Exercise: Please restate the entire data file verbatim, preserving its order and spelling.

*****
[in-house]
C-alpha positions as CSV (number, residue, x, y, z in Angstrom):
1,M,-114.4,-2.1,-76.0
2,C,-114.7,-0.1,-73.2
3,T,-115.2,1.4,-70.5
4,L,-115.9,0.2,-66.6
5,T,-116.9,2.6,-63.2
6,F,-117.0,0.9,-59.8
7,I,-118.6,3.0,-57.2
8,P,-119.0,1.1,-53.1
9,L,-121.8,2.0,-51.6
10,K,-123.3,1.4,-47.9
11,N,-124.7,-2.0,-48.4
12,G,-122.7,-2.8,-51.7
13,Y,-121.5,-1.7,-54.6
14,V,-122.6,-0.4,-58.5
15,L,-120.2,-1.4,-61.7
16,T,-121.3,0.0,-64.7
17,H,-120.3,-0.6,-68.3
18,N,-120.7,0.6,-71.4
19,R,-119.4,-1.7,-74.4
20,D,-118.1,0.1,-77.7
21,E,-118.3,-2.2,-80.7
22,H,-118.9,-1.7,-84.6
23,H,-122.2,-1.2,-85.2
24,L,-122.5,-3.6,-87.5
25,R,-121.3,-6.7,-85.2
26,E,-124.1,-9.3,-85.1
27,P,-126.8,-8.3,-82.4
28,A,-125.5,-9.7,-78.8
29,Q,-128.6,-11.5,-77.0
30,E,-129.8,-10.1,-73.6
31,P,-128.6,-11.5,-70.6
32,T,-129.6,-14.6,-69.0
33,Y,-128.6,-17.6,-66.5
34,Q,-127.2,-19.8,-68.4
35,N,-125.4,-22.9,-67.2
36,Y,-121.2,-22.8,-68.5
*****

[in-house]
C-alpha positions as CSV (number, residue, x, y, z in Angstrom):
1,M,-114.4,-2.1,-76.0
2,C,-114.7,-0.1,-73.2
3,T,-115.2,1.4,-70.5
4,L,-115.9,0.2,-66.6
5,T,-116.9,2.6,-63.2
6,F,-117.0,0.9,-59.8
7,I,-118.6,3.0,-57.2
8,P,-119.0,1.1,-53.1
9,L,-121.8,2.0,-51.6
10,K,-123.3,1.4,-47.9
11,N,-124.7,-2.0,-48.4
12,G,-122.7,-2.8,-51.7
13,Y,-121.5,-1.7,-54.6
14,V,-122.6,-0.4,-58.5
15,L,-120.2,-1.4,-61.7
16,T,-121.3,0.0,-64.7
17,H,-120.3,-0.6,-68.3
18,N,-120.7,0.6,-71.4
19,R,-119.4,-1.7,-74.4
20,D,-118.1,0.1,-77.7
21,E,-118.3,-2.2,-80.7
22,H,-118.9,-1.7,-84.6
23,H,-122.2,-1.2,-85.2
24,L,-122.5,-3.6,-87.5
25,R,-121.3,-6.7,-85.2
26,E,-124.1,-9.3,-85.1
27,P,-126.8,-8.3,-82.4
28,A,-125.5,-9.7,-78.8
29,Q,-128.6,-11.5,-77.0
30,E,-129.8,-10.1,-73.6
31,P,-128.6,-11.5,-70.6
32,T,-129.6,-14.6,-69.0
33,Y,-128.6,-17.6,-66.5
34,Q,-127.2,-19.8,-68.4
35,N,-125.4,-22.9,-67.2
36,Y,-121.2,-22.8,-68.5